This earning season has served several important functions. We have been reminded by big industrial names there is still a world that's growing and looking to move earth to become great (see CAT & DE). We have also learned that some businesses can keep them paying (Whole Foods -WFM) even when there are cheaper versions, while others seem to have lost the magic to get folks to fork over the dough (Starbucks- SBUX). But, last night after the closing bell rang, we were reminded of another lesson that goes beyond the stock market and investing.
You can fool some of the people...
Facebook (FB) got rocked when it posted results that seriously disappointed Wall Street. Moreover, the conference call was excruciating to listen to as Mark Zuckerberg tried to sound cool on one hand and like a seasoned vet on the other. It sucked - just like the IPO. What I do find amazing is how many people continue to blame the investment banks and give Zuck a free pass. Sure, those Morgan guys called each day with voices dripping in excitement. They probably said you could hike the price and offer more shares. At some point the daily phone calls probably resulted in the shortest of possible conversations.
Zuck: Go ahead
MS: You got it brother
They pushed that damn deal into a bloody mess and in the process fractured IPOs in general. It was the ultimate attempt to have it all. I don't hate people for being greedy, although that's not my style, but I do fault people for being phony and stupid! Still, even after that movie, the IPO, the cheesy wedding, the McDonald's honeymoon and that one restaurant in Paris where the happy billionaires didn't leave a tip - Zuck still had fans on Wall Street and Main Street. He lost a ton of the former last night and once he tries to monetize FB will lose a ton of the latter, too.
The free Silicon Valley pass is a joke and the kind of phoniness that dictates general media coverage of business and politics. I spoke with my 15 year old son about the company and the man last night and he said he thinks all Zuck cares about is paper stacks. Well, today those stacks will get a lot shorter as the stock opens at a new all-time low.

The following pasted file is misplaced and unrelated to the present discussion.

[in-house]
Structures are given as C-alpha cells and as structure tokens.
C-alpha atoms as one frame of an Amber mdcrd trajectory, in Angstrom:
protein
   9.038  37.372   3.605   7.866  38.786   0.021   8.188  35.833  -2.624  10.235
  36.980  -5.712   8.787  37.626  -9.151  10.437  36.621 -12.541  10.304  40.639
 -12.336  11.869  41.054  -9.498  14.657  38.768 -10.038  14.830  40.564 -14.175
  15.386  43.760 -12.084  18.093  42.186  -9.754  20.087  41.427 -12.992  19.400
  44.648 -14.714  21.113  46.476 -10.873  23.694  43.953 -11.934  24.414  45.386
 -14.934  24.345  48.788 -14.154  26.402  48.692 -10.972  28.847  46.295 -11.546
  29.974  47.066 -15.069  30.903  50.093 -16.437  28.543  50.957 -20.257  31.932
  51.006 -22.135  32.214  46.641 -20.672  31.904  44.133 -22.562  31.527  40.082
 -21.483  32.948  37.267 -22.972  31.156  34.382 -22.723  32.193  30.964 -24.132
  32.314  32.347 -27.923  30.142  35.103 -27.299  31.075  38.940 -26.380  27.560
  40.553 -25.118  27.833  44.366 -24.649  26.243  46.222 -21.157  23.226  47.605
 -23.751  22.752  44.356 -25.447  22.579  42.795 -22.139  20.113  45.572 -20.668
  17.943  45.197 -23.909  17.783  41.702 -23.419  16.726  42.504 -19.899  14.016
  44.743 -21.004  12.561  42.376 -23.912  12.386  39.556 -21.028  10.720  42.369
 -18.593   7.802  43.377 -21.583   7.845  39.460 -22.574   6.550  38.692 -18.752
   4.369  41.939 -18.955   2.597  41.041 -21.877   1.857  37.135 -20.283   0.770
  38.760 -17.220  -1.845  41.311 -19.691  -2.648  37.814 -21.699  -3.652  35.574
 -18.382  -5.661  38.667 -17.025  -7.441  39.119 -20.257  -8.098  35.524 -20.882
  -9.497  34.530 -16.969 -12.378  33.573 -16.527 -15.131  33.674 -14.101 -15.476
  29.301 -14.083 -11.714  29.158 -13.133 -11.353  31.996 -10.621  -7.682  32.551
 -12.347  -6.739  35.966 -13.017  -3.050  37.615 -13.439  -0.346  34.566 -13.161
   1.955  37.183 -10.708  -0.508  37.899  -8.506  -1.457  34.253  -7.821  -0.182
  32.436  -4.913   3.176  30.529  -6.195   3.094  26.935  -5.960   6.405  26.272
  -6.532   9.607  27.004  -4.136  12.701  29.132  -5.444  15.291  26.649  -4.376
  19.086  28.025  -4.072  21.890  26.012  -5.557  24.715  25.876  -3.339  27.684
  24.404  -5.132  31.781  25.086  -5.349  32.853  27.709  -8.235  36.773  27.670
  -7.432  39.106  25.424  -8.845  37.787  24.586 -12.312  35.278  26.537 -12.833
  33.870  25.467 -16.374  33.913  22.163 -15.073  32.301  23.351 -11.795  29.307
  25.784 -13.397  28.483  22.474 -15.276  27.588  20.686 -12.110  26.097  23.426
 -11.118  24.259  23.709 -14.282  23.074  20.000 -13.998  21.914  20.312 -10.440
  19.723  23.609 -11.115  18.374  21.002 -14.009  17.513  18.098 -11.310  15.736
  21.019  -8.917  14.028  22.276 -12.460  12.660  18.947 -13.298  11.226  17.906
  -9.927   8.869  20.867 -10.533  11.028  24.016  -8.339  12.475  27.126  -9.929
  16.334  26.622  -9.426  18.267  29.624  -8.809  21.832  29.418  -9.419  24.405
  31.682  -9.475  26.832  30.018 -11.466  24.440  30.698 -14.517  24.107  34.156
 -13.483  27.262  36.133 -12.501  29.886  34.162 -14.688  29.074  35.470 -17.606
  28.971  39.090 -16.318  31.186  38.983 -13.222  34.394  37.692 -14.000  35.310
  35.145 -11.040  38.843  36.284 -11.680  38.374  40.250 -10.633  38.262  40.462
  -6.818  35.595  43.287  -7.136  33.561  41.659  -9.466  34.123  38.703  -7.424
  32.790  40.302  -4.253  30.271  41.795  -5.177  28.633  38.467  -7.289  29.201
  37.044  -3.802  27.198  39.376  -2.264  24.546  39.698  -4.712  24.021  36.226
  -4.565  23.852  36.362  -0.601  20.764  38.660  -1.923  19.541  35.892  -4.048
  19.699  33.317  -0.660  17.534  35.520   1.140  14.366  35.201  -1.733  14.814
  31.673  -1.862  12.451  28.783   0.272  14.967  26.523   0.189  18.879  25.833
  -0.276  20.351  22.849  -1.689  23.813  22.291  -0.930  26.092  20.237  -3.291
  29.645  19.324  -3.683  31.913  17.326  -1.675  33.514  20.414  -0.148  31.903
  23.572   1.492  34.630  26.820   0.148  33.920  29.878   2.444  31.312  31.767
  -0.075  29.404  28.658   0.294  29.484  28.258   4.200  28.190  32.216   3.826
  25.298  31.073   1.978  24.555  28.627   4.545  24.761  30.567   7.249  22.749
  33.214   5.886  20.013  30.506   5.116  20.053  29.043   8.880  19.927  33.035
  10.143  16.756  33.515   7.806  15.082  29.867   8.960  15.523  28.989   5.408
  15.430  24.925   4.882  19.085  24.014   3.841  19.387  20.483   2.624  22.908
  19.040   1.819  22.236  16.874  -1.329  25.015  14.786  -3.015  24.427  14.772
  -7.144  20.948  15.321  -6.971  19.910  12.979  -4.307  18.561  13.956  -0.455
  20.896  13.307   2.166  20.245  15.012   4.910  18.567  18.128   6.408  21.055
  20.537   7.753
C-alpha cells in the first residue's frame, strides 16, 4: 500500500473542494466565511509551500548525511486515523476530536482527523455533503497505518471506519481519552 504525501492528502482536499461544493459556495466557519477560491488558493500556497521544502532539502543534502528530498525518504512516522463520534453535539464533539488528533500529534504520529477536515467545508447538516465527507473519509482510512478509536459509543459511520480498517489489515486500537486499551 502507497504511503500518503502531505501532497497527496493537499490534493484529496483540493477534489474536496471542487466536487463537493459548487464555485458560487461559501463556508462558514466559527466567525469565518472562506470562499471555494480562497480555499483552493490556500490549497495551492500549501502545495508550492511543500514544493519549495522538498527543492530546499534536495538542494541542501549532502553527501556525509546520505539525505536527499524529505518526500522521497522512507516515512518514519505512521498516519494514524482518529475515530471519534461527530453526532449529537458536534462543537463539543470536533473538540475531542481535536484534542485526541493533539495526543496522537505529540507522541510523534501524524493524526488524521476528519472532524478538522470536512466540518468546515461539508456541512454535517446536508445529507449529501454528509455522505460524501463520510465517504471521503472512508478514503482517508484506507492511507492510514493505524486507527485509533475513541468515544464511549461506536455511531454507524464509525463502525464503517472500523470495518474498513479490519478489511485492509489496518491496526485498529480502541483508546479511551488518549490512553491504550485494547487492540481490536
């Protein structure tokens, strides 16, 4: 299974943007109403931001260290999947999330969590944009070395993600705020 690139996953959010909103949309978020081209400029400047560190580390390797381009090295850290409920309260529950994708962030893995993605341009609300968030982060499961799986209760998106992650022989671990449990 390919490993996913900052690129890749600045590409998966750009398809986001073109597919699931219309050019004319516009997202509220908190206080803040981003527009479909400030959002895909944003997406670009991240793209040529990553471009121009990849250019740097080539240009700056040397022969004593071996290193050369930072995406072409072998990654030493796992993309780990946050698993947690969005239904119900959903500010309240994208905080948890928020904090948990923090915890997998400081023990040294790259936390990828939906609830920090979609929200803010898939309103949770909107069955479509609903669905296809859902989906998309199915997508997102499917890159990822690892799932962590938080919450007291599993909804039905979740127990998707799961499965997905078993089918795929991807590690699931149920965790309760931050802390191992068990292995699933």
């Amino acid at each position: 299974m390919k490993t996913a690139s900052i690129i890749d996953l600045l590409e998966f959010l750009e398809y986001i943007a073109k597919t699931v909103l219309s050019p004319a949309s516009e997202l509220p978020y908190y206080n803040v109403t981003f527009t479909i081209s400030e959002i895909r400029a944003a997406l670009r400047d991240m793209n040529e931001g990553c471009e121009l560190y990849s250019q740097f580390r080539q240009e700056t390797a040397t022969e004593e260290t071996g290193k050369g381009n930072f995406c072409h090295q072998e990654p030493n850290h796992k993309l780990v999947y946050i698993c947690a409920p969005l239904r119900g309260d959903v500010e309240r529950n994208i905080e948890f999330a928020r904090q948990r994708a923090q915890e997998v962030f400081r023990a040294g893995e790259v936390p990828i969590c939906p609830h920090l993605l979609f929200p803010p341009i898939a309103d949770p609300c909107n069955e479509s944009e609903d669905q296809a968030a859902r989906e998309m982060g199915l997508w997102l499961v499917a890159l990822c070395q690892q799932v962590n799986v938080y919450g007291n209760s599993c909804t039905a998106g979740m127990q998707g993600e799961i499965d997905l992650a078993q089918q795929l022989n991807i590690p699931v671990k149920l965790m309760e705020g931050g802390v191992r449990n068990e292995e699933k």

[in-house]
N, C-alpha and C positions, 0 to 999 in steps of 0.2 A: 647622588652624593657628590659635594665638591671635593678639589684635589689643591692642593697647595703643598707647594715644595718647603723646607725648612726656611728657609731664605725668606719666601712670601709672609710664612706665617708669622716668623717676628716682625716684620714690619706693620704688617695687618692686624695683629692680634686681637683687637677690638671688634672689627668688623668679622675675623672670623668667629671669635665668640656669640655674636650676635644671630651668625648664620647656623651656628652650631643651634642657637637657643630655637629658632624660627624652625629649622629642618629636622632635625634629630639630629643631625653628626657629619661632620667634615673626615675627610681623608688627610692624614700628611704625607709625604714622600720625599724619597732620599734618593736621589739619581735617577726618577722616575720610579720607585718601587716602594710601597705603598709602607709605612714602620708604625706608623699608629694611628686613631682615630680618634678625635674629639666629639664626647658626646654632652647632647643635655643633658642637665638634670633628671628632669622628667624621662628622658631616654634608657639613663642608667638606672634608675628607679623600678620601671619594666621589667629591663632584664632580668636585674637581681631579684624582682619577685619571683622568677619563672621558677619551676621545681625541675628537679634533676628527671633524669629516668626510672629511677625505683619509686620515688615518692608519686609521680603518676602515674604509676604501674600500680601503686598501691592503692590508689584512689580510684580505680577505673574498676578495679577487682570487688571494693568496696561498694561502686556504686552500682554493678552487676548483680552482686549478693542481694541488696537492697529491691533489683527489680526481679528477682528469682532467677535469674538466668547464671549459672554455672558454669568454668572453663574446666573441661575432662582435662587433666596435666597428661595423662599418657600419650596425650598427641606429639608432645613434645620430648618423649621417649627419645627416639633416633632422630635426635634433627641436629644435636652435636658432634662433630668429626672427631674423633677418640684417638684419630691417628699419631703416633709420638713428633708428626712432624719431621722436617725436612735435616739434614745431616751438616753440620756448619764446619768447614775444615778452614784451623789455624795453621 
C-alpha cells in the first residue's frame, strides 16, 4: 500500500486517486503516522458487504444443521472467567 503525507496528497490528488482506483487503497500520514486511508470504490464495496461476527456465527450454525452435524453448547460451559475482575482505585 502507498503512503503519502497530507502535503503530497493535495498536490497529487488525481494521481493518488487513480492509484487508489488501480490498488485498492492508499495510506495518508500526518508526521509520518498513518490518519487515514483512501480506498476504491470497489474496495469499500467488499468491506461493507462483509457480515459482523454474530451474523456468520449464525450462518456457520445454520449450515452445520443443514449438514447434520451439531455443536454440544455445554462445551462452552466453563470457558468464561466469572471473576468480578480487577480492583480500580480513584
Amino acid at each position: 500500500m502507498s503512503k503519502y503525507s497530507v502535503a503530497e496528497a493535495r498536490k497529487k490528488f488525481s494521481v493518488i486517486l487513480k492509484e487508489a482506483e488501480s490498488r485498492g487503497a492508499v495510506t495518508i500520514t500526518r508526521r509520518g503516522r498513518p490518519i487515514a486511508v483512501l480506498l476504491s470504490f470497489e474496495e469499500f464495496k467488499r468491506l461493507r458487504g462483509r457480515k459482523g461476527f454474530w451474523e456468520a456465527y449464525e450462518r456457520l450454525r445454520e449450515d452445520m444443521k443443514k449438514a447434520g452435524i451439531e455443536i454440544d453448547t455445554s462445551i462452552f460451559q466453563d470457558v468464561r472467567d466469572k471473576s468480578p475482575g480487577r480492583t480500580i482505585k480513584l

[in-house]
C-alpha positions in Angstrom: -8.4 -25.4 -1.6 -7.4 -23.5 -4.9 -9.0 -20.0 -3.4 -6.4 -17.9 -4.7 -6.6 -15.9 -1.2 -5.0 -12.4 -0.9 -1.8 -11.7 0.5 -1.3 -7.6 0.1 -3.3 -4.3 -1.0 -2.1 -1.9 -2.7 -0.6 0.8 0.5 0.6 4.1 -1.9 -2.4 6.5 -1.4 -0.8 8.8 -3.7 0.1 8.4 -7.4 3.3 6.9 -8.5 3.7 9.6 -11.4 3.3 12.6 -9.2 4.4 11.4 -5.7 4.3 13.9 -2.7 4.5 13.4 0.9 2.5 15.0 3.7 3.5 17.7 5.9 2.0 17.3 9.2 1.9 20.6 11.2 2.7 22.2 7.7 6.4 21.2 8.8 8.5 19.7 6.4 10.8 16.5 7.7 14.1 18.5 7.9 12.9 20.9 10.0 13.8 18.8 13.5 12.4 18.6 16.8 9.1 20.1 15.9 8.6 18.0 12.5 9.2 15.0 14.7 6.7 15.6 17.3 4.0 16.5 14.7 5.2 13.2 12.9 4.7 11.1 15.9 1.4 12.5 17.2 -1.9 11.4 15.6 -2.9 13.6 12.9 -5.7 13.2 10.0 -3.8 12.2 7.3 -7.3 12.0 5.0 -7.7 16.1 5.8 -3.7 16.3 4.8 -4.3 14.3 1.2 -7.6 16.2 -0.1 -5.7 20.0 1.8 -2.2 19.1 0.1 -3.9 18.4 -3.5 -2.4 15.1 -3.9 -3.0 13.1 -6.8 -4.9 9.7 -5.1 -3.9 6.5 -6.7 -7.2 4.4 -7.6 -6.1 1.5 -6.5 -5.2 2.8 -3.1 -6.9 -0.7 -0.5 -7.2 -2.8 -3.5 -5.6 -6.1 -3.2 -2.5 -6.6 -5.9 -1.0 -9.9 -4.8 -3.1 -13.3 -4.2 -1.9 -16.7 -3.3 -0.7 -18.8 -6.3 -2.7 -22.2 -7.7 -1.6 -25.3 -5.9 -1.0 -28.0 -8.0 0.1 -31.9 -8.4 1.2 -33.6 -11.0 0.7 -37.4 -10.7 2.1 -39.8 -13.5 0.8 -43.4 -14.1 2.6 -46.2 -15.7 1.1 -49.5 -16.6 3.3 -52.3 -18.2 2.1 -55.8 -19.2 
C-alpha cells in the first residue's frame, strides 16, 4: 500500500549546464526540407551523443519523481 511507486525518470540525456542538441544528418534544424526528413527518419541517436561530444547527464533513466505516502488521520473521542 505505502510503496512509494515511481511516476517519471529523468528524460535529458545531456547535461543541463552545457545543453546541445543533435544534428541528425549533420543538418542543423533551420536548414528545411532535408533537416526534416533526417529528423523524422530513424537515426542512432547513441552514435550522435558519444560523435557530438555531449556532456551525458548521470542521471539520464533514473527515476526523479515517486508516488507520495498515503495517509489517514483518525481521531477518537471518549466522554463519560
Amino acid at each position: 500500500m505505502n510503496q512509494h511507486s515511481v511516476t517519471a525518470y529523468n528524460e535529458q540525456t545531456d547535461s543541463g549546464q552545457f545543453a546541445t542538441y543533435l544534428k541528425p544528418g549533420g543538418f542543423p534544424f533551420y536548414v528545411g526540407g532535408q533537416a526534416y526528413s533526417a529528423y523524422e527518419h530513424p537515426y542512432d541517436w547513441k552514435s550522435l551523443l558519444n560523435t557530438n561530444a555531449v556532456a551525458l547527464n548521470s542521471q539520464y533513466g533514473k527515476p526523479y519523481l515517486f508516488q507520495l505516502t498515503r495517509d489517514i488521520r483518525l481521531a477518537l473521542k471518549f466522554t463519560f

Other CEOs will fret including Howard Schultz (SBUX) but he has been through ups and downs before and his grit comes from the core. Zuck hasn't been tested yet. This is a different game than beating a few college buddies out of a great idea.
Last night it sounded like he was wearing a shirt and tie and hoodie at the same time. Image isn't important at this point. You can be ordained the next Steve Jobs but as some point you must deliver. I would say the clock is ticking faster now because you can't fool all of the people all of the time.
How will Facebook earn a living, precarious or otherwise?
The Raging River
In the middle of the night
I go walking in my sleep
From the mountains of faith
To a river so deep
River of Dreams
A month ago I shared an elevator with Jeff Bezos and told him to keep ignoring the street and to build Amazon into a great company. What Amazon has done is different than Facebook in that each initiative has been designed to make a lot of money... downstream. Between now and then, however, the stock is vulnerable to the street's need for instant gratification. While some firms (including Goldman) were still saying buy FB, the shares of AMZN have drifted from the initial spike on earnings results. I read a headline that said Bezos is "splurging" on warehouses. He's not building them to house skateboard ramps.
Services (online marketplace for third party merchants and cloud) + 57% to $2.04 billion
Retail (traditional business) +25% to $10.79 billion
Gross margin 26.1% from 24.1%
There are a lot of visionaries in Silicon Valley, but few can go from concept (theirs and others) to product to an operating company that generates sustained revenues and profits. I think those warehouses will pay off big time for AMZN even if the stock sinks a little first. I'm not sure about FB, which seems like a rudderless ship at the moment.